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Changes to SEC Rules on Equity Crowdfunding Loosen Restrictions on Raising Capital

Changes to SEC Rules on Equity Crowdfunding Loosen Restrictions on Raising Capital

New Securities and Exchange Commission rules that raise funding caps for all levels of equity crowdfunding and clarify requirements for entrepreneurs went into effect on March 15, 2021.

Key takeaways:

  • The JOBS Act of 2012 legalized equity crowdfunding, a way for early-stage private companies to raise capital without an IPO
  • Entrepreneurs using equity crowdfunding raise capital by selling securities or stakes in their company to investors through an online portal
  • A 2015 SEC ruling implemented limits on the amount and frequency of investor contributions 
  • These regulations were recently amended, loosening limits on investors and clarifying requirements and processes for entrepreneurs

Private companies seeking to raise capital without the expense and intensity of an IPO have gravitated toward equity crowdfunding, an option legalized in the 2012 Jumpstart Our Business Startups (JOBS) Act. Since then, the SEC has issued several revisions to both the scope of equity crowdfunding and the amount of fundraising allowed. 

Equity crowdfunding, also referred to as Regulation Crowdfunding by the SEC, is the process of using an online platform to raise funds from the public to finance a project or private business. It differs from the type of crowdfunding popularized by Kickstarter campaigns in that equity crowdfunding entrepreneurs raise capital through the sale of securities (shares, convertible note, debt, revenue share, and more) in a private company.  

Instead of a transaction-based “pre-sale” agreement that concludes with the delivery of the product or service (as in traditional crowdfunding), each investor in an equity crowdfunding deal is entitled to a stake in the company proportional to their investment. The process gives investors skin in the game. Until recently, that “skin” was capped at what some considered to be an unreasonable amount.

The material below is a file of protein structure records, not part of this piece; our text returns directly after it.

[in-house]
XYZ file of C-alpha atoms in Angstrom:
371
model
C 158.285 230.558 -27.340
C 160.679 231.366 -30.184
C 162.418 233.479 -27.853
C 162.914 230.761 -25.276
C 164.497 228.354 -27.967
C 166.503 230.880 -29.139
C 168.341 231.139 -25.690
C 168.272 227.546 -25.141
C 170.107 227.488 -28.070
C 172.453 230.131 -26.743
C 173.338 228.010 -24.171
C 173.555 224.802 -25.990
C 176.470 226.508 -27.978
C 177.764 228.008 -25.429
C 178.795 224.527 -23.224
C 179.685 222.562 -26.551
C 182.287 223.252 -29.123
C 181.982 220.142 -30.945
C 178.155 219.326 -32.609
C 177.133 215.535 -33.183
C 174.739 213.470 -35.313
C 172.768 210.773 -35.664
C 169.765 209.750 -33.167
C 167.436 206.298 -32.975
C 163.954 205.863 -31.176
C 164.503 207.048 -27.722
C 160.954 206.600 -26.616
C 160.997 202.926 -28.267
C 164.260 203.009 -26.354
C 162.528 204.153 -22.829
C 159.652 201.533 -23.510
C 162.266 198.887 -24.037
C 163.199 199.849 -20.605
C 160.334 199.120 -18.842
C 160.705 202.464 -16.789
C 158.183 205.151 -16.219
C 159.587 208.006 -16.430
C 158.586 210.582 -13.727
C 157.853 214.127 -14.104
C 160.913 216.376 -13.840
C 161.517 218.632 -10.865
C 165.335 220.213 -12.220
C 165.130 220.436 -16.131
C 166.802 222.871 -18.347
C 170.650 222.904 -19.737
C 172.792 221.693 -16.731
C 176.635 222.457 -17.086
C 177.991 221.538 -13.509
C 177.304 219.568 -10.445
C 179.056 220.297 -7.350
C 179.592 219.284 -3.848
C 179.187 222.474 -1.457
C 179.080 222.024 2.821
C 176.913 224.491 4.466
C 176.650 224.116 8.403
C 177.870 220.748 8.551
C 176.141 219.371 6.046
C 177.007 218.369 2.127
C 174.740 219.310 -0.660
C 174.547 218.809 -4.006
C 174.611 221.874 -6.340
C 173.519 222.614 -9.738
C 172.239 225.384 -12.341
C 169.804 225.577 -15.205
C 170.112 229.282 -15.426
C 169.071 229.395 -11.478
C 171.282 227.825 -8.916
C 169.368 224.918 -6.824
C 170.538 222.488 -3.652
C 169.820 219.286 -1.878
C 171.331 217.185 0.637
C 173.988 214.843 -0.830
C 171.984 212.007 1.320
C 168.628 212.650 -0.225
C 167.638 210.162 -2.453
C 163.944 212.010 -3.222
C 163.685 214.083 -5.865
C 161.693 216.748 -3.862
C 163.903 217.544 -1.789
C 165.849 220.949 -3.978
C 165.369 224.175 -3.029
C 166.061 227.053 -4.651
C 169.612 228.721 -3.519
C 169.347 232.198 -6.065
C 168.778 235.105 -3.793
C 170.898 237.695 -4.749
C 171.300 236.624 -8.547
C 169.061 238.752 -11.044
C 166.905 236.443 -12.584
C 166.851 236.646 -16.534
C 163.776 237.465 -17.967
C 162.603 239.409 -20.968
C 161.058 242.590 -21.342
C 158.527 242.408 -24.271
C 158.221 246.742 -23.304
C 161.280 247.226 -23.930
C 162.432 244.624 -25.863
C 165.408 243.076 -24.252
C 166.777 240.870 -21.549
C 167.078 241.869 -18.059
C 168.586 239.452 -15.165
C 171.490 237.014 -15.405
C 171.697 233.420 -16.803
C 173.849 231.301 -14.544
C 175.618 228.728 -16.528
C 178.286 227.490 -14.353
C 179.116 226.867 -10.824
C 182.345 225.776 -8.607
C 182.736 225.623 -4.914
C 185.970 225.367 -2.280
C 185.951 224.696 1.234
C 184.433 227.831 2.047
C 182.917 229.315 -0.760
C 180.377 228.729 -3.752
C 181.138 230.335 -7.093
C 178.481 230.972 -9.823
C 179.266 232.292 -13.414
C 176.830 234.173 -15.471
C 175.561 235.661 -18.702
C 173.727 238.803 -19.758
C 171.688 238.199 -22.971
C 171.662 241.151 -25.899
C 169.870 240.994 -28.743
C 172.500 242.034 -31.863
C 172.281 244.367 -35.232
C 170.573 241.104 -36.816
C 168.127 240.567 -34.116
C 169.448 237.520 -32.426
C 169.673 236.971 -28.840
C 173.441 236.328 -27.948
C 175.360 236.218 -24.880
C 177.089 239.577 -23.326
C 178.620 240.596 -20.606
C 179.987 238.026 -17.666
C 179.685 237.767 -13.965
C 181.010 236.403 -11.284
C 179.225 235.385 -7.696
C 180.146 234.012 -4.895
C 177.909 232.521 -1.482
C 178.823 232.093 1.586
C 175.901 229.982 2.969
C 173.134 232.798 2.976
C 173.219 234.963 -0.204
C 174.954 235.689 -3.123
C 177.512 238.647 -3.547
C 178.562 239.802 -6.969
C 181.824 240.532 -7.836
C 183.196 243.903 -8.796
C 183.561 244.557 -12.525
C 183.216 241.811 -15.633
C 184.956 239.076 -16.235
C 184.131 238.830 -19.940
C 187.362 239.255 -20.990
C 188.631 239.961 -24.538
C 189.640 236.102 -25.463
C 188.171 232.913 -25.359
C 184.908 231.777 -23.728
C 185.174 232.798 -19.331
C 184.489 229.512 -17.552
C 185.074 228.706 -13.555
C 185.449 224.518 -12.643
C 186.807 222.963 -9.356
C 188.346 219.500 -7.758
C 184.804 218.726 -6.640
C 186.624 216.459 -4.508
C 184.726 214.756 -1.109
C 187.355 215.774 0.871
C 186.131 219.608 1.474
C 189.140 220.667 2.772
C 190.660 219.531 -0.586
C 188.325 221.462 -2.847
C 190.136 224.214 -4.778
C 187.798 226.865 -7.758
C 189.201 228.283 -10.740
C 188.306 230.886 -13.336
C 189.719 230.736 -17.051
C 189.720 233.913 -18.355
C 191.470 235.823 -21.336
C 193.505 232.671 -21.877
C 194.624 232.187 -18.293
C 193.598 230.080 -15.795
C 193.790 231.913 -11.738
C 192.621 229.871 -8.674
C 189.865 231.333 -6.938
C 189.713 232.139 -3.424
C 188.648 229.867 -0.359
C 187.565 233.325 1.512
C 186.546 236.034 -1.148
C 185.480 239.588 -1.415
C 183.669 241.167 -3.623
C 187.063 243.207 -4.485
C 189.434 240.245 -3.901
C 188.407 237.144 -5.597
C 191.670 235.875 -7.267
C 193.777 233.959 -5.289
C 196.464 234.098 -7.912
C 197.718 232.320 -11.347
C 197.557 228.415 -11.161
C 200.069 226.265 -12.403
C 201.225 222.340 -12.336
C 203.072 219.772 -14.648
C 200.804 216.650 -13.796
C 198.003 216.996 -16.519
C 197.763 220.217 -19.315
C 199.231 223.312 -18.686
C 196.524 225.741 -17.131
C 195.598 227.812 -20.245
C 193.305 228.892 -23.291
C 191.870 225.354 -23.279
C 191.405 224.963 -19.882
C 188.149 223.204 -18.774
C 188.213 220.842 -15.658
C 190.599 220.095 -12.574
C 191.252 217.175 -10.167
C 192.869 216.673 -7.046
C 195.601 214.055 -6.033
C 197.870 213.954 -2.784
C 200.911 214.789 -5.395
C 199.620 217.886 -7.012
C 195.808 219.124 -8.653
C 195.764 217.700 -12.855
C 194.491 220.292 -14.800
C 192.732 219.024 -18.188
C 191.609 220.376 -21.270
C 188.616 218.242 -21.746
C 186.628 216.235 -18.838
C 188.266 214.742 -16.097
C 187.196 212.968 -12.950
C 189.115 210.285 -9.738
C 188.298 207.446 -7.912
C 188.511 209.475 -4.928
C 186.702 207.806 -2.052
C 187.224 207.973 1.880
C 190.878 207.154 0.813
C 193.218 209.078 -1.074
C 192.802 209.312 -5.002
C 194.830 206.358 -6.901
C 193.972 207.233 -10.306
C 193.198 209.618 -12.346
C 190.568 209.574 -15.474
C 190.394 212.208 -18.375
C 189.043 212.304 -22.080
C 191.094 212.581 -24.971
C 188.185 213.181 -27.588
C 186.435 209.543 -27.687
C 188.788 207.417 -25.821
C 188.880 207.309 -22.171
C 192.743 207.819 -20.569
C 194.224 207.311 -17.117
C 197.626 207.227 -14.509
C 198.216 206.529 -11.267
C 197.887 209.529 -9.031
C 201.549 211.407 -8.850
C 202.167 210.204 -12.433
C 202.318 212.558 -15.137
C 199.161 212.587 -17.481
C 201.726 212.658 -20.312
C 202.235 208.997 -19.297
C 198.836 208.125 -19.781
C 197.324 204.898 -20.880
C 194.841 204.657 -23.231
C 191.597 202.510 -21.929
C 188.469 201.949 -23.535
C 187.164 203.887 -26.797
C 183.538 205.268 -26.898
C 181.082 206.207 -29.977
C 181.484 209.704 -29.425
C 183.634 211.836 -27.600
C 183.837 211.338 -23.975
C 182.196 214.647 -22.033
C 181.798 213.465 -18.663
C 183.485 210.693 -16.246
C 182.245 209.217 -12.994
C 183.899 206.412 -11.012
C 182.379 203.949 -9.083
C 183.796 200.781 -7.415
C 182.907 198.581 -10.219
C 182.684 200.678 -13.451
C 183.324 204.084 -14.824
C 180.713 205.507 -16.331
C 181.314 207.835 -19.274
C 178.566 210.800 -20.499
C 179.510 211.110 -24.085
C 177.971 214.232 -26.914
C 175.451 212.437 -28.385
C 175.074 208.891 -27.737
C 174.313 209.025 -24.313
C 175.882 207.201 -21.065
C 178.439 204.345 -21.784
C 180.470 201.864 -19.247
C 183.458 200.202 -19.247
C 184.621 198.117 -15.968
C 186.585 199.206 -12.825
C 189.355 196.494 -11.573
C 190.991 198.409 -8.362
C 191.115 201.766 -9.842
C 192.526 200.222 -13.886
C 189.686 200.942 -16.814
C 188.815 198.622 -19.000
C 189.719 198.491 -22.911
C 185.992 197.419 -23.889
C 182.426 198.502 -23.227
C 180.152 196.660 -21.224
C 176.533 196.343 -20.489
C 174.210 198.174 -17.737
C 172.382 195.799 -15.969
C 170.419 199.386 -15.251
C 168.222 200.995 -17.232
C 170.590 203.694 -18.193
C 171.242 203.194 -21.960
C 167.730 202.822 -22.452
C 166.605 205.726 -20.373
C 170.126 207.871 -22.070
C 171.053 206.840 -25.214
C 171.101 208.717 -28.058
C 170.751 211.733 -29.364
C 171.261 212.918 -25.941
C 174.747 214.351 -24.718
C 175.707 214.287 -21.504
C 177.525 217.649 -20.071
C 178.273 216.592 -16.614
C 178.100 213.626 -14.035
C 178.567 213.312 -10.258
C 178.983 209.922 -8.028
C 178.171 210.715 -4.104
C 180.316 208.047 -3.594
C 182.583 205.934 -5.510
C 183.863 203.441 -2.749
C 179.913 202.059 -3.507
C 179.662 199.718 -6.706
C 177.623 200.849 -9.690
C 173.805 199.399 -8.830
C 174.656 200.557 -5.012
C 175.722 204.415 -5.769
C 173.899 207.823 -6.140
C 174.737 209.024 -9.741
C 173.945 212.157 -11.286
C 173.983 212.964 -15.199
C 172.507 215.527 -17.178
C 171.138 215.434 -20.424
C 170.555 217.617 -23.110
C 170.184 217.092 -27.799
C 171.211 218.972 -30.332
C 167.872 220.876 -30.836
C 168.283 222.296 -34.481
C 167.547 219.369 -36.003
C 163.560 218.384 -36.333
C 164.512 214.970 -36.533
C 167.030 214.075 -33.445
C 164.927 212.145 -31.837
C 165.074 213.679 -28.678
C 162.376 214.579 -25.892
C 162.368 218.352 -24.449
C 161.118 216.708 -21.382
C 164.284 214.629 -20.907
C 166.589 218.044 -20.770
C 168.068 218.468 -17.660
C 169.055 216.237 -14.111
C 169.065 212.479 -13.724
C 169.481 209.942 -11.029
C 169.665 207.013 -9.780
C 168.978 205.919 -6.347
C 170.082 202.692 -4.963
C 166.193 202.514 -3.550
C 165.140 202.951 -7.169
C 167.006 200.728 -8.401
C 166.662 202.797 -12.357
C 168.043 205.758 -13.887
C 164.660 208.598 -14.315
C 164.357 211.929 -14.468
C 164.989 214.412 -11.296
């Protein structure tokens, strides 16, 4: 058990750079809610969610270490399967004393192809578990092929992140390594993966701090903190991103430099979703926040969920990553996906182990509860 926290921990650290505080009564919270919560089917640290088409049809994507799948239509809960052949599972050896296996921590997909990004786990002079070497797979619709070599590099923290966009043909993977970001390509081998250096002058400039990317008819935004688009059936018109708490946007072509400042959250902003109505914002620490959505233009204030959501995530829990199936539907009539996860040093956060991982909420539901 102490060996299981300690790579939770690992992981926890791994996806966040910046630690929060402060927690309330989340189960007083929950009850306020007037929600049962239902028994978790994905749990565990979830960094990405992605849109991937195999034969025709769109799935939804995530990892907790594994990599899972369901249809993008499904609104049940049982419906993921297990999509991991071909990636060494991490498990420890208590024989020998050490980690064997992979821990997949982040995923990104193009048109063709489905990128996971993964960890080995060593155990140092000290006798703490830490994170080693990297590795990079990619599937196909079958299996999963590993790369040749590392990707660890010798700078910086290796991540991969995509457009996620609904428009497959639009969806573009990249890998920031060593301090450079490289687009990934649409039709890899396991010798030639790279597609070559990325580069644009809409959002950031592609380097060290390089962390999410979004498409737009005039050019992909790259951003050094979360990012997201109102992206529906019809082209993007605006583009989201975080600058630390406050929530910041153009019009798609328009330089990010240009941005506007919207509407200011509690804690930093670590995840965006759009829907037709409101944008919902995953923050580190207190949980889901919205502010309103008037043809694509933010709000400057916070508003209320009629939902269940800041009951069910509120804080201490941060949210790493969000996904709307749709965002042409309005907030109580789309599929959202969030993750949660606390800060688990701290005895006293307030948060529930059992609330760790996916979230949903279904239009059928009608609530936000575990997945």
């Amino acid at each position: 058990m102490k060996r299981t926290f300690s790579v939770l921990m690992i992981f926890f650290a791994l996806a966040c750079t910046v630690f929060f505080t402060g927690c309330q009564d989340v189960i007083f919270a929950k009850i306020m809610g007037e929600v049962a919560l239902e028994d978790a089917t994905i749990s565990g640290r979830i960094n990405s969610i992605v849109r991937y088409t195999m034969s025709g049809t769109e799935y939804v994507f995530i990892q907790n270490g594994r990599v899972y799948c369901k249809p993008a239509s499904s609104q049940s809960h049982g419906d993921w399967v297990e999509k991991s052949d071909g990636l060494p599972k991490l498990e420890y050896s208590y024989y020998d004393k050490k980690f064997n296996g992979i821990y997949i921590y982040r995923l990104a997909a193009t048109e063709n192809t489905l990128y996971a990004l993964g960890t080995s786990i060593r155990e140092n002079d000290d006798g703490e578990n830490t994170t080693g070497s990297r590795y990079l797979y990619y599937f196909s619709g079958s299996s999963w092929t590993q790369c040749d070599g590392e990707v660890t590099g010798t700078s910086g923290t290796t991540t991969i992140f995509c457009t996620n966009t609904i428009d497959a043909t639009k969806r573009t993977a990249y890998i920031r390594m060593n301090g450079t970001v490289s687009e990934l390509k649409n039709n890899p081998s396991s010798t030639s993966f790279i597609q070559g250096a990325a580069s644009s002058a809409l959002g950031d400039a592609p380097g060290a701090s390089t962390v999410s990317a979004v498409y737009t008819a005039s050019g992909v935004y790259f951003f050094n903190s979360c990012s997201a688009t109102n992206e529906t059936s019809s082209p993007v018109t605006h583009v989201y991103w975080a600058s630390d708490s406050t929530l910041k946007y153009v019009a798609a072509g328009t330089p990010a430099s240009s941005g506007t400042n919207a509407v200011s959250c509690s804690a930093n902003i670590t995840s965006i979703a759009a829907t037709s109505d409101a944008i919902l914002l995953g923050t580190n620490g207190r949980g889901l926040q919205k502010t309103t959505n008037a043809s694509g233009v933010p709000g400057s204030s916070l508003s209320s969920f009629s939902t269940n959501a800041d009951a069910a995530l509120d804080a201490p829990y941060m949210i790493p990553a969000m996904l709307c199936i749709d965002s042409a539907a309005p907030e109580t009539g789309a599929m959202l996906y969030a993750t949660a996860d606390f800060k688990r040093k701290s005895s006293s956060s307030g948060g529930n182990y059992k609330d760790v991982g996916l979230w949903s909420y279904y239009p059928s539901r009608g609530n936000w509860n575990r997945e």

The following presents a brief regulatory history of equity crowdfunding—including the latest changes and their implications for entrepreneurs and investors. 

The JOBS Act and the introduction of Regulation CF 

The 2012 JOBS Act legalized equity crowdfunding as part of a campaign to energize the economy by making numerous capital sources available to small and “micro-cap” companies while easing regulatory burdens. 

Prior to this ruling, any person or venture selling securities without an exemption from SEC registration (something not typically available to potential crowdfunders) could be held liable in federal, state, and maybe even foreign jurisdictions. The introduction of the JOBS Act established the crowdfunding exemption along with a regulatory structure. It also set limits on funding amounts and contained protections against fraud.  

The crowdfunding exemption from SEC registration is at the heart of Title III of the JOBS Act. More than two years after the act’s passage, the SEC adopted Regulation Crowdfunding to implement Title III’s requirements. 

This effort included provisions governing funding portals; compliance, recordkeeping, and filing requirements; and conditional safe harbors for permissible activities. Some of the finer points of Regulation Crowdfunding, 2015 are:

  • All transactions must take place online through an SEC-registered intermediary, either a broker-dealer or a funding portal; 
  • The amount raised through equity crowdfunding cannot exceed $1.07M in a 12-month period; and
  • Individual investors are limited in how much they can invest across all crowdfunding offerings in a 12-month period (based on annual income or net worth).

Additionally, the ruling listed companies that were not eligible for the crowdfunding exemption, including non-U.S. companies, Exchange Act reporting companies, certain investment companies, and companies that had been previously disqualified under Regulation Crowdfunding’s “bad actor” rules.

The long-awaited changes of 2020